Analyzing the legacy of the Dayton Peace Agreement signed 25 years ago, a U.S. scholar reminded on Sunday that the negotiators were also Serbia and Croatia, countries that orchestrated the aggression against Bosnia and Herzegovina and that later kept undermining the agreement, suggesting steps that should be made to fix this.
Dr. David Pettigrew, Professor of Philosophy at Southern Connecticut State University (SCSU) and member of the Steering Committee of the Yale University Genocide Studies Program said at a session of the Circle 99, a weekly meeting of Bosnia’s intellectuals in Sarajevo, that rulings of the war crimes court in The Hague have identified Serbian and Croatian citizens who have participated in the joint criminal enterprise responsible for the aggression.
Some of the participants were later indicted or convicted of genocide, he said, naming Slobodan Milosevic, who was indicted or his role in the execution of the “Greater Serbia” plan and Zdravko Tolimir and Momcilo Krajisnik who were convicted of war crimes, including genocide.
On the Croatian side, Pettigrew reminded that in Bosnian Croat Jadranko Prlic’s ruling, the court included Croatian citizens whose goal was to permanently remove the Muslim population from Herzeg-Bosnia, a part of the country that Croatia supported in its efforts to secede.
“Despite the fact that they were finally linked to joint criminal enterprises, both (former President Franjo) Tudjman from Croatia and Milosevic from Serbia have in 1995 signed the Dayton agreement,” he said.
“Therefore, the problematic composition of the negotiating team could have hinted at serious limitations of this exceptionally poor peace agreement. We should not be surprised about the fact that in the years following the Dayton agreement, Croatia and Serbia have tried to undermine Bosnia and Herzegovina as a sovereign state,” he added.
Pettigrew argued that those two countries did this by encouraging separatistic initiatives of Herzeg-Bosnia and Bosnia’ semi-autonomous Republika Srpska (RS) entity, this way pursuing their wartime territorial aspirations and their nationalistic and anti-Muslim propaganda. The professor identified Republika Srpska as an internal source of destabilisation.
“The founders of Republika Srpska have conducted an aggression against the civilian population of Bosnia and Herzegovina from 1992 until 1995. Despite their genocidal crimes, the Bosnian Serbs were ‘rewarded’ with a recognition of Republika Srpska which was legalized as an entity within Bosnia and Herzegovina – an entity that would over the next 25 years undermine the sovereignty of Bosnia and Herzegovina,” Pettigrew said.
He blamed the RS authorities for preventing refugees from returning with threats, genocide denial and glorification of war criminals in order to maintain ethnic homogenization.
Pettigrew mentioned monuments that have been erected to glorify war criminals and plaques honouring people like Radovan Karadzic and Ratko Mladic.
“For the perpetrators, these monuments have the effect of a colonization of the cultural landscape with a revisionalist narrative, a narrative that influences the next generation, which can be observed in the statements of the new Banja Luka mayor, Drasko Stanivukovic, who is denying the genocide and rejects the rulings of the Hague tribunal,” the Professor said.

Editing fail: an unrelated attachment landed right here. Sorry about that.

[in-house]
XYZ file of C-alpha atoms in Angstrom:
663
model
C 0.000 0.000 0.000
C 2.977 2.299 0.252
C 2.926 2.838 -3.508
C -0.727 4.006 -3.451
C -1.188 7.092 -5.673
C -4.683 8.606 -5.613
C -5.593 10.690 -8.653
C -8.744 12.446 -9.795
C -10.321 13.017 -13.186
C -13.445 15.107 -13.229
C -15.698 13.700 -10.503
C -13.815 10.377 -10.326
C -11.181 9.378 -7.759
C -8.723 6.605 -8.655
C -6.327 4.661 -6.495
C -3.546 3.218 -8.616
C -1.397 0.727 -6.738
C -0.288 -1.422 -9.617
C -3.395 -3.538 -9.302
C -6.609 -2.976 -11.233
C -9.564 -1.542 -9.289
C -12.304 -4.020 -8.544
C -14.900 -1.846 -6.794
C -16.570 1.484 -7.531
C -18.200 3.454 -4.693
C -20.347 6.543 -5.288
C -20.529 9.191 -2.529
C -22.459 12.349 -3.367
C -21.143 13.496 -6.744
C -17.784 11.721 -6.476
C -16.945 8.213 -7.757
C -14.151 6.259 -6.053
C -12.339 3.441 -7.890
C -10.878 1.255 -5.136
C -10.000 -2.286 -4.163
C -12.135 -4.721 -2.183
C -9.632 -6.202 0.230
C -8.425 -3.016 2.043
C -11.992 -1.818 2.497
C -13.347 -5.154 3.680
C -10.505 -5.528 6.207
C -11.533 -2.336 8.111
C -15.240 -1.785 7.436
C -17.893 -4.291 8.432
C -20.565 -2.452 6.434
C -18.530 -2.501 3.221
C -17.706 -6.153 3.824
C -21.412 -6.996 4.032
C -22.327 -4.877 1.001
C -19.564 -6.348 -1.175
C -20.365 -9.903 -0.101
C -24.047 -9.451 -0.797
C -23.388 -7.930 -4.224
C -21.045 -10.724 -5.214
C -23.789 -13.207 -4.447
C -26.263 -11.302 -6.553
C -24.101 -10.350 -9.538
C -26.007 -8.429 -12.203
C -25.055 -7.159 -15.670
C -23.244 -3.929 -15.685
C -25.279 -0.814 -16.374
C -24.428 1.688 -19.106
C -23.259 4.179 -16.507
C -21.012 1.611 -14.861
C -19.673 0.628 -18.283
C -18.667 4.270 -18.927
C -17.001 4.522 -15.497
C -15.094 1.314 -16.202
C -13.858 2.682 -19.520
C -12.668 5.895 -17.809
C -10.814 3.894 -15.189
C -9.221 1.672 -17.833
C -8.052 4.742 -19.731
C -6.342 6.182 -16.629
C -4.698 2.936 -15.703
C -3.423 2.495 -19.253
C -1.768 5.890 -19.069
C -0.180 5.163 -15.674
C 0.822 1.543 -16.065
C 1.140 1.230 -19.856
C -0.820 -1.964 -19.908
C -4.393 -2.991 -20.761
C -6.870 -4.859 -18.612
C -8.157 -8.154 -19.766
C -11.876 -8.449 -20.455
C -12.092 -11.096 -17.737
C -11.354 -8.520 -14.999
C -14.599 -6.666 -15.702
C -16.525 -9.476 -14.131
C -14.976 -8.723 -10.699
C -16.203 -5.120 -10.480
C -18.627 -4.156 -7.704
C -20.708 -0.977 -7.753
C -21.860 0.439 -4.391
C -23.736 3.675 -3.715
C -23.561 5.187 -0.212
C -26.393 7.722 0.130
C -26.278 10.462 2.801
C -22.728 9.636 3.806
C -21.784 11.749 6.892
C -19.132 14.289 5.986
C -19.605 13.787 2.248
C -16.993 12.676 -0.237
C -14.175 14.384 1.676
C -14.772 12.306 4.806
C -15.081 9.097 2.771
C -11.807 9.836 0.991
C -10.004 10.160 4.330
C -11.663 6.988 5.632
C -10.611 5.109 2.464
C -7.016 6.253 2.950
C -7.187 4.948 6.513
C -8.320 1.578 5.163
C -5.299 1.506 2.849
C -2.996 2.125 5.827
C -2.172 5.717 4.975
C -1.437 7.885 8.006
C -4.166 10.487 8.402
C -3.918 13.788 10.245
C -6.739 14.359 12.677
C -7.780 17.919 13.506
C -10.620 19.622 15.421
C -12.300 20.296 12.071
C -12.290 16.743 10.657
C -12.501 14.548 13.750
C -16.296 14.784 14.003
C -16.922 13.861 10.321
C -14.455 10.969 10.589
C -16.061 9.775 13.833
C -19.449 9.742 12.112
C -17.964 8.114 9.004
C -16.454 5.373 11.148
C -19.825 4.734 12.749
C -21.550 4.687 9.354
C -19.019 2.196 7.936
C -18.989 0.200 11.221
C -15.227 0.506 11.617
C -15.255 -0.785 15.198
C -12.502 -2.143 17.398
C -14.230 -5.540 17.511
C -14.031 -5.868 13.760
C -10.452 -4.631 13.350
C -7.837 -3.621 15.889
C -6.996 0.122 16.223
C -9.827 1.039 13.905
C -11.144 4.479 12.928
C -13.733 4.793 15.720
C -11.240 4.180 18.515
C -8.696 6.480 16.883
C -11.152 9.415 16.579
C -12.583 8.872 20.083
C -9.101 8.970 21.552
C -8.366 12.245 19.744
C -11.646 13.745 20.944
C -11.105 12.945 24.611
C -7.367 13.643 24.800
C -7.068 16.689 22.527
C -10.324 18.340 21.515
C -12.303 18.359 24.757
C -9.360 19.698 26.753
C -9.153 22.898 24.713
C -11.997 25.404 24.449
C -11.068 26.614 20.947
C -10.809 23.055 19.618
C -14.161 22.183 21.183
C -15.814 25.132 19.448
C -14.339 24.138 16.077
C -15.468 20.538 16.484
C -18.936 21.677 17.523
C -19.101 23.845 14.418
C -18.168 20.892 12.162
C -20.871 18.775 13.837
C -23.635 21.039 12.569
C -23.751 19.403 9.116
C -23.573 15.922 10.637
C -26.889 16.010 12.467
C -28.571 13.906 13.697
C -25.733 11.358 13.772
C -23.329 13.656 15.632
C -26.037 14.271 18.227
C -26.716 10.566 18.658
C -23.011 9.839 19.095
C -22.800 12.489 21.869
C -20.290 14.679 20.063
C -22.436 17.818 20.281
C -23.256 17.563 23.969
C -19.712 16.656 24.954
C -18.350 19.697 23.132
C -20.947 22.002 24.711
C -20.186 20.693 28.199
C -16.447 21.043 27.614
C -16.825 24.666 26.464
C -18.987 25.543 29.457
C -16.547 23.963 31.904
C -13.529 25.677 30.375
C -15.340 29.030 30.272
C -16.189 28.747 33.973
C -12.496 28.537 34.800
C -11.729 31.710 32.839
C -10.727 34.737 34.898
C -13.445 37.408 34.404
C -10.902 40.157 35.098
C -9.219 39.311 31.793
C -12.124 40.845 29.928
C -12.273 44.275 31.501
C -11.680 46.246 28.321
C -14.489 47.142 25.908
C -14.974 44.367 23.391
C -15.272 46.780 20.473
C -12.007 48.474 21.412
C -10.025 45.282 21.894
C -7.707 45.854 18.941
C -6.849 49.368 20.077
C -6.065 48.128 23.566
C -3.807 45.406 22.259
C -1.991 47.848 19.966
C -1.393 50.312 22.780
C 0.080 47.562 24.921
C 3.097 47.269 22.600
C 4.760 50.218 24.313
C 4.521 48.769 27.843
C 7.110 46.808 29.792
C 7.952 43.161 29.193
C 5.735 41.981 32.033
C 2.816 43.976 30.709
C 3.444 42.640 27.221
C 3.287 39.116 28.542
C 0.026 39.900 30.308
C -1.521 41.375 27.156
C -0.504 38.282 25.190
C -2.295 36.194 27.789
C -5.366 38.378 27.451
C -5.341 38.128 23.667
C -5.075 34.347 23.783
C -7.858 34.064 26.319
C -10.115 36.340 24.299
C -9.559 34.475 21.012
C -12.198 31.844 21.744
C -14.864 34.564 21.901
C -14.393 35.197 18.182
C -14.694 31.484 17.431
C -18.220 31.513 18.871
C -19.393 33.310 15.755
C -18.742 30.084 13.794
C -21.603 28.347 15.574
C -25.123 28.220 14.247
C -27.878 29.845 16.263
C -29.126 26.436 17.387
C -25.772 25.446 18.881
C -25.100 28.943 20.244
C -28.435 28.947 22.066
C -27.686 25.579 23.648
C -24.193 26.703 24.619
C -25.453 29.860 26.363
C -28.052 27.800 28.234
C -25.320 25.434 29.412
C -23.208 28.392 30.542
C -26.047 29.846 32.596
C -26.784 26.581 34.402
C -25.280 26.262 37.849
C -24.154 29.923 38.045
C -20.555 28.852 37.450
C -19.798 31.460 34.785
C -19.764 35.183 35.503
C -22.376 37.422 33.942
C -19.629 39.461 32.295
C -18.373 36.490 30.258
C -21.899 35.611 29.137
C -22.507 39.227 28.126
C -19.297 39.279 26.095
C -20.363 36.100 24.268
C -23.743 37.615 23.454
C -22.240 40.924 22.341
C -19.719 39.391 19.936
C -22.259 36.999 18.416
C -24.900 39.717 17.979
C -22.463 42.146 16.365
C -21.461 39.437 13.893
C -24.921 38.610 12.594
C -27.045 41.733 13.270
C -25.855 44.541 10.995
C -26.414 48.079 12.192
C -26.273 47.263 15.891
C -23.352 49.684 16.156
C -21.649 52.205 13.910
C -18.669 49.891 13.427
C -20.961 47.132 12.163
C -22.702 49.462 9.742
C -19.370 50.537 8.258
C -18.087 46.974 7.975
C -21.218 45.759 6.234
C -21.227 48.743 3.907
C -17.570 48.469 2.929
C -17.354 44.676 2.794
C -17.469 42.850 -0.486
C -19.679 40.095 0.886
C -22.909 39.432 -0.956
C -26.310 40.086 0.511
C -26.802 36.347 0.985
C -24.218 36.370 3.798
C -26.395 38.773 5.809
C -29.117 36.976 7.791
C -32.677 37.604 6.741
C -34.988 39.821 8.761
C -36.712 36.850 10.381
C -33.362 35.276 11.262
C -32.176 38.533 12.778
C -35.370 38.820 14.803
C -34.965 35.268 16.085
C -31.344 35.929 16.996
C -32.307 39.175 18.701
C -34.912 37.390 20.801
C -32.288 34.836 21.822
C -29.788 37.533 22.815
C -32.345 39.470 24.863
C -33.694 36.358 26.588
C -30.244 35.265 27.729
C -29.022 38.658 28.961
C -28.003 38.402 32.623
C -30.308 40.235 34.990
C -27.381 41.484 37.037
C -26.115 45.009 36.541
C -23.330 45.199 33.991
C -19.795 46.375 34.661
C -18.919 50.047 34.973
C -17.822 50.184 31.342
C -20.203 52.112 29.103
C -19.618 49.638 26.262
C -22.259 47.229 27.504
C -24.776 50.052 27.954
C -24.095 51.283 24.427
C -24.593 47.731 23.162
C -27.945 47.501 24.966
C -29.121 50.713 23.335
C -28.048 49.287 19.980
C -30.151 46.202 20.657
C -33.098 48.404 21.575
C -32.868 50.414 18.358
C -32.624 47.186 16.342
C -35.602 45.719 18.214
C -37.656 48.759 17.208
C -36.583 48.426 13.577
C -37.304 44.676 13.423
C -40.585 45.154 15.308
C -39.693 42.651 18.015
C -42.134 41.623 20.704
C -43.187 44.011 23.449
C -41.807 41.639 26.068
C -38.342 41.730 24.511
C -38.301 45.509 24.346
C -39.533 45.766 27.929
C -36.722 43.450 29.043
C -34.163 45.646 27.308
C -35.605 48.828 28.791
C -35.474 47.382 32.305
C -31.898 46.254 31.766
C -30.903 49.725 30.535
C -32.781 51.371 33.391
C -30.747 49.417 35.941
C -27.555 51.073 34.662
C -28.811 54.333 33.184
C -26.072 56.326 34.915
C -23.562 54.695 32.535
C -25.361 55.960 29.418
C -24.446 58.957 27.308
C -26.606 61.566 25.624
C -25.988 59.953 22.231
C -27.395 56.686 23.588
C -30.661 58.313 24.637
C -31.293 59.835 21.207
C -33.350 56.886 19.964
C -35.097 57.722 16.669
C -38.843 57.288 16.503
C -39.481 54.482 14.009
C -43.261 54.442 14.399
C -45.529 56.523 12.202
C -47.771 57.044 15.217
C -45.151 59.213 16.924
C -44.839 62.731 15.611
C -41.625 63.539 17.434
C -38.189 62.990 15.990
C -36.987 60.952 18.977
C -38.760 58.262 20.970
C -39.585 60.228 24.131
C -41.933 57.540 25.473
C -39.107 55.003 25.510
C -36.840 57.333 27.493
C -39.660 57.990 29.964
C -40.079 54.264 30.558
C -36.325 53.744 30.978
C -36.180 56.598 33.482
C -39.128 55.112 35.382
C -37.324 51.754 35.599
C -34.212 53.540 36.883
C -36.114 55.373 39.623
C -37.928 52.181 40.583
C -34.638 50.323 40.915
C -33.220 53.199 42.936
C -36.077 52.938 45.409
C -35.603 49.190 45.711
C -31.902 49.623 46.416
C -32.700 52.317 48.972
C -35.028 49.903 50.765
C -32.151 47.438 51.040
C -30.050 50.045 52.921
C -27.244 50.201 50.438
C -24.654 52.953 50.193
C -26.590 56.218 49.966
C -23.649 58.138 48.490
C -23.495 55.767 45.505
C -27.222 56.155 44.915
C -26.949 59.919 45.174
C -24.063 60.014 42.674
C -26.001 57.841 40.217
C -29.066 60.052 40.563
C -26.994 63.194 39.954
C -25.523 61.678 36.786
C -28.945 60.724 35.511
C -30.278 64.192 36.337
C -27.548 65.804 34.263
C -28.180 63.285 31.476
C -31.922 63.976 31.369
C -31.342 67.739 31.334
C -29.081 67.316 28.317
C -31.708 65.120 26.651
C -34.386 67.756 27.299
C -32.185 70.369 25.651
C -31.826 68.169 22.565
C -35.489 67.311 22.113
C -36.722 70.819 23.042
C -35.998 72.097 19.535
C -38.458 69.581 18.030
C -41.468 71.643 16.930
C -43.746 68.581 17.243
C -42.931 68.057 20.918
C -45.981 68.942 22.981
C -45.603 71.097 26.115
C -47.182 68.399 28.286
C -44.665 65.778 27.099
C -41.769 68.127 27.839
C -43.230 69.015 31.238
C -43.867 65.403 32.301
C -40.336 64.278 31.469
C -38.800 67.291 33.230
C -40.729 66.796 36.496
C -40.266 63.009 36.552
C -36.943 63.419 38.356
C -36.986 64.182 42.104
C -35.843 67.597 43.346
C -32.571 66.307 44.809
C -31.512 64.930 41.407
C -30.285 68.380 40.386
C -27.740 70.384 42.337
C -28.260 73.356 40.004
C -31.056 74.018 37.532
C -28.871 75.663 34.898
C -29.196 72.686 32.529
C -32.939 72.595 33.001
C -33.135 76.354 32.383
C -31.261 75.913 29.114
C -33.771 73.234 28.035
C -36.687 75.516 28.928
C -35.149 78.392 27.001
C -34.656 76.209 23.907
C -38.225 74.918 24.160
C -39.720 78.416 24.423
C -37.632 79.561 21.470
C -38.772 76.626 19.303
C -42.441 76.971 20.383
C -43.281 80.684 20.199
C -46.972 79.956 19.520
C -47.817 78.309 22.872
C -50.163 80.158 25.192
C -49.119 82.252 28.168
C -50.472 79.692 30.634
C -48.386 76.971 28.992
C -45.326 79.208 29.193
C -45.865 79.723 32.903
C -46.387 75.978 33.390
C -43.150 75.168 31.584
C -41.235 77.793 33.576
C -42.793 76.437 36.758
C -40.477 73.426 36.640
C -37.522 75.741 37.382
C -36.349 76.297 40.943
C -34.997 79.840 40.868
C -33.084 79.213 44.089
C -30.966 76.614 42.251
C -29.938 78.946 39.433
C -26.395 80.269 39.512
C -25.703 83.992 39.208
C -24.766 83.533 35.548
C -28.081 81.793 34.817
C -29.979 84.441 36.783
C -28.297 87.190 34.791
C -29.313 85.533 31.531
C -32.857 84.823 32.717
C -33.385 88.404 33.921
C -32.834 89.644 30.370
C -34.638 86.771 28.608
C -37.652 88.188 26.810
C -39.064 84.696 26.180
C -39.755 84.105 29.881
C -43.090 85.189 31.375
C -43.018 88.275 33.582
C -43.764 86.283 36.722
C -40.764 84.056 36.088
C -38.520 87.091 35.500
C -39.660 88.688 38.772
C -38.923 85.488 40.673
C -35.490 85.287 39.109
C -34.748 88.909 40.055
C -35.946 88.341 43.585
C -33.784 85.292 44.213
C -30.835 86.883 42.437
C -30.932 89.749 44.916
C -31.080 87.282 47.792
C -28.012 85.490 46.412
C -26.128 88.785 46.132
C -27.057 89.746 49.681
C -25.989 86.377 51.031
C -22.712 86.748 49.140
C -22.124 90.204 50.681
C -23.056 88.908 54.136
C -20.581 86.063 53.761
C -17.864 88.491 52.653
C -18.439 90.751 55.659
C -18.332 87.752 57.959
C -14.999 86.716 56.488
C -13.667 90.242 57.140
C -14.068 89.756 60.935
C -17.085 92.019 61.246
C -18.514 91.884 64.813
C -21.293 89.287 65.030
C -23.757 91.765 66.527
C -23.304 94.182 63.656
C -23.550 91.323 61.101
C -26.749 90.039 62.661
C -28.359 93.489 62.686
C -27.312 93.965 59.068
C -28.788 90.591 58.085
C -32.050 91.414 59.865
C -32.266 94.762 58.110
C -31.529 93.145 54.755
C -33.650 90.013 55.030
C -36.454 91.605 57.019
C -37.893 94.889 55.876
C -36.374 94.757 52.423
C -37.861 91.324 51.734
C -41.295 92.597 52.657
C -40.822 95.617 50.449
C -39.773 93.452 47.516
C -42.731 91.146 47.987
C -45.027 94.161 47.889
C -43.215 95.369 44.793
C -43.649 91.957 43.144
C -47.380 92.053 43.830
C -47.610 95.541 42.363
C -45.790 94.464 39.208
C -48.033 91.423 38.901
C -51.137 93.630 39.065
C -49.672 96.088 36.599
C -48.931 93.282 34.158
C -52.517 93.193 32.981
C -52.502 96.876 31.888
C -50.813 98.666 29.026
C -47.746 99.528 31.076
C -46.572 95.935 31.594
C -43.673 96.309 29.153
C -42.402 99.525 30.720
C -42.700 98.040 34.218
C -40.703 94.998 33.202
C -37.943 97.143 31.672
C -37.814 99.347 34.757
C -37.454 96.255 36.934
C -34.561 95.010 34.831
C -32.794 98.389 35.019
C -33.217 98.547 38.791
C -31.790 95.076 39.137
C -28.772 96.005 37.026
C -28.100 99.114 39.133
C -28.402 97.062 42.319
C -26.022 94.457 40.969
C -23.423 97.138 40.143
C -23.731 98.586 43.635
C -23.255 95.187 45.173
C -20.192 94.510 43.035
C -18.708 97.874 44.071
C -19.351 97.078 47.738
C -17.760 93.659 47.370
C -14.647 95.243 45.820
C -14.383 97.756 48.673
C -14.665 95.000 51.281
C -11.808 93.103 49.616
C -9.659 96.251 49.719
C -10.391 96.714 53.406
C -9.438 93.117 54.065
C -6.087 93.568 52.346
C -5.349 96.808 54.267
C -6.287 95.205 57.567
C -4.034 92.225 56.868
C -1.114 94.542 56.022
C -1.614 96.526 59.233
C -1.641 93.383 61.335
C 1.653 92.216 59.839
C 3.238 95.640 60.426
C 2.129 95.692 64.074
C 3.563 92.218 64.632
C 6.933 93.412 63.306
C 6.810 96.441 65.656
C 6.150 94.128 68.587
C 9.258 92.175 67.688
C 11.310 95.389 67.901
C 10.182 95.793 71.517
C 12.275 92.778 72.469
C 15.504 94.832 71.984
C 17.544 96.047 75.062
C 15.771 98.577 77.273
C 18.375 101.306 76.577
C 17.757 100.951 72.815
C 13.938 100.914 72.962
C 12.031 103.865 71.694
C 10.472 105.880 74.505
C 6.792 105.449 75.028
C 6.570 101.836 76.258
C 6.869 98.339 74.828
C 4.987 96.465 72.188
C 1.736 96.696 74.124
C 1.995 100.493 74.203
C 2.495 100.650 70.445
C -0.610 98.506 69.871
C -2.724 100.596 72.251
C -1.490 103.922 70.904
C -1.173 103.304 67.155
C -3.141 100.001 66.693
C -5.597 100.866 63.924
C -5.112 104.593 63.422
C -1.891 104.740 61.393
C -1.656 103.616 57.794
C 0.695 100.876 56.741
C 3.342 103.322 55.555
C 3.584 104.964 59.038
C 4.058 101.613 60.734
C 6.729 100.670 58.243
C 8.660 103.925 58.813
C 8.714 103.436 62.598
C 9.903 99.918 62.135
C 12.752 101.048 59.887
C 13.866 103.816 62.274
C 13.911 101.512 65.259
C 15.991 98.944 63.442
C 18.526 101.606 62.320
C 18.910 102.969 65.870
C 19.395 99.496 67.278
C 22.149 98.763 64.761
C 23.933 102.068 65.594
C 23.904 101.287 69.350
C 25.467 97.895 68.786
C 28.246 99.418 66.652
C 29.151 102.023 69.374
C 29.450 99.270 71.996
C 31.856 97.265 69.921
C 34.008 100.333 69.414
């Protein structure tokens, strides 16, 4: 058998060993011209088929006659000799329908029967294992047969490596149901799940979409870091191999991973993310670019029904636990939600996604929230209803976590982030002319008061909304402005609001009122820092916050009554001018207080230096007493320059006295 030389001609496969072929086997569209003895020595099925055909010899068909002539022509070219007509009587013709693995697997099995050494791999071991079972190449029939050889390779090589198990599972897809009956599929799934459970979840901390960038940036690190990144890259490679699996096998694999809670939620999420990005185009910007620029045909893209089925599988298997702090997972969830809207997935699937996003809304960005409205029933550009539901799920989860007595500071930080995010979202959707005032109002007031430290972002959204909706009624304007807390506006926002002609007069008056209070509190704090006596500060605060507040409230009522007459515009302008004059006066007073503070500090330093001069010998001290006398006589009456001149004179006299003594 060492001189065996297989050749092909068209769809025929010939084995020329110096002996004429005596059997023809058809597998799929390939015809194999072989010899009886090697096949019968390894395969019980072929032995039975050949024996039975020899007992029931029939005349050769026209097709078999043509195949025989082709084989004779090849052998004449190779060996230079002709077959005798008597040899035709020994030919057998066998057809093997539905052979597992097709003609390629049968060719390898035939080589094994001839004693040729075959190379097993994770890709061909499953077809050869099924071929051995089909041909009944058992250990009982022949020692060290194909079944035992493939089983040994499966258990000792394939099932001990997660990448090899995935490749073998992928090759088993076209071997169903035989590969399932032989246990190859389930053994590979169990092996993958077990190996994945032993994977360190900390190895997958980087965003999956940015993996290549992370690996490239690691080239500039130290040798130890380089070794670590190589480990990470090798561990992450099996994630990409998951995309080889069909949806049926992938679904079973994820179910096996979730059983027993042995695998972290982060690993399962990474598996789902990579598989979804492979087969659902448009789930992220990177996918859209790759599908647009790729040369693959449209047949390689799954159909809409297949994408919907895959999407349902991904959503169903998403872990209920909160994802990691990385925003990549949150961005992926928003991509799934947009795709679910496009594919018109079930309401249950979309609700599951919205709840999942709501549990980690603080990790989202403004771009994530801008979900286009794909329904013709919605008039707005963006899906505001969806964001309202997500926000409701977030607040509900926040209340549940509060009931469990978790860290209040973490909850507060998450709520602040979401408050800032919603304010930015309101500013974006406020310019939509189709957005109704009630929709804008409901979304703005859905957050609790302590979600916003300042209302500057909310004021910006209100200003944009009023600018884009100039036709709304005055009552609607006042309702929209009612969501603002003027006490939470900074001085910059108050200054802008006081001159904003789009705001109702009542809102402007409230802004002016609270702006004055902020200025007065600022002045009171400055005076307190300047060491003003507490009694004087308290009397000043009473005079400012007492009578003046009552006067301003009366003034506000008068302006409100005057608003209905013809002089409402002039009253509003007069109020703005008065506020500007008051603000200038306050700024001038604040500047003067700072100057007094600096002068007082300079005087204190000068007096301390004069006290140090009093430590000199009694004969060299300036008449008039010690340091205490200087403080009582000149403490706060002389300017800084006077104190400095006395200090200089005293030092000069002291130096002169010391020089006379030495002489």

Meanwhile, Bosnian Serb leader Milorad Dodik is undermining the existence of Bosnia and Herzegovina with his rejections of the state court, his threats with secession and his ridiculing of Bosnia’s international administrator, he said.
“The Republika Srpska leadership is trying to prevent Bosnia and Herzegovina from functioning as a state, is undermining any hope for restorative justice that could lead towards reconciliation through its genocide denial and its glorification of convicted war criminals. That too is a part of the Dayton agreement's tragic legacy,” he said.
The agreement is a testimony to the failure of the international community to recognize and end a genocide which developed from 1992 until 1995, the failure to achieve a just peace in Dayton and the failure to support the building of a state of Bosnia and Herzegovina over the past 25 years, Pettigrew concluded.
The international community should face this tragic legacy, he said, and have the international administrator use his sweeping powers to impose a law that would ban the glorification of war criminals and the denial of genocide, the Professor suggested.
“This would be important for the survivors who are being traumatized by these threatening and dehumanizing acts,” he said.
“Genocide denial is an act of hatred and discrimination because it plays down and justifies barbaric crimes a target group has survived. Not only does it play down the crimes but also the suffering, so that the denial carries with it the threat of a repetition of the crime,” Pettigrew explained.
Bosnia's international administrator should also with this law allow the survivors to erect their monuments on sites where the crimes were committed, such as the concentration camps Trnopolje, Omarska and the city of Visegrad, all places where local Serb authorities have banned such plaques. Monuments glorifying war criminals should be removed, he said.
The power of the international administrator should be used to reform the election law so that it allows those who were removed by a genocide and their children to vote in municipalities they were expelled from and the international community should confront the destablilization efforts and threats with secession, he suggested.
The EU and NATO should create a shortcut for Bosnia and Herzegovina’s accession and all of those steps together should be priorities in order to solve the tragic legacy of Dayton and “support the building of a state which is late but which would ensure a framework for constitutional changes and a better future for the next generation of Bosnia and Herzegovina,” he said.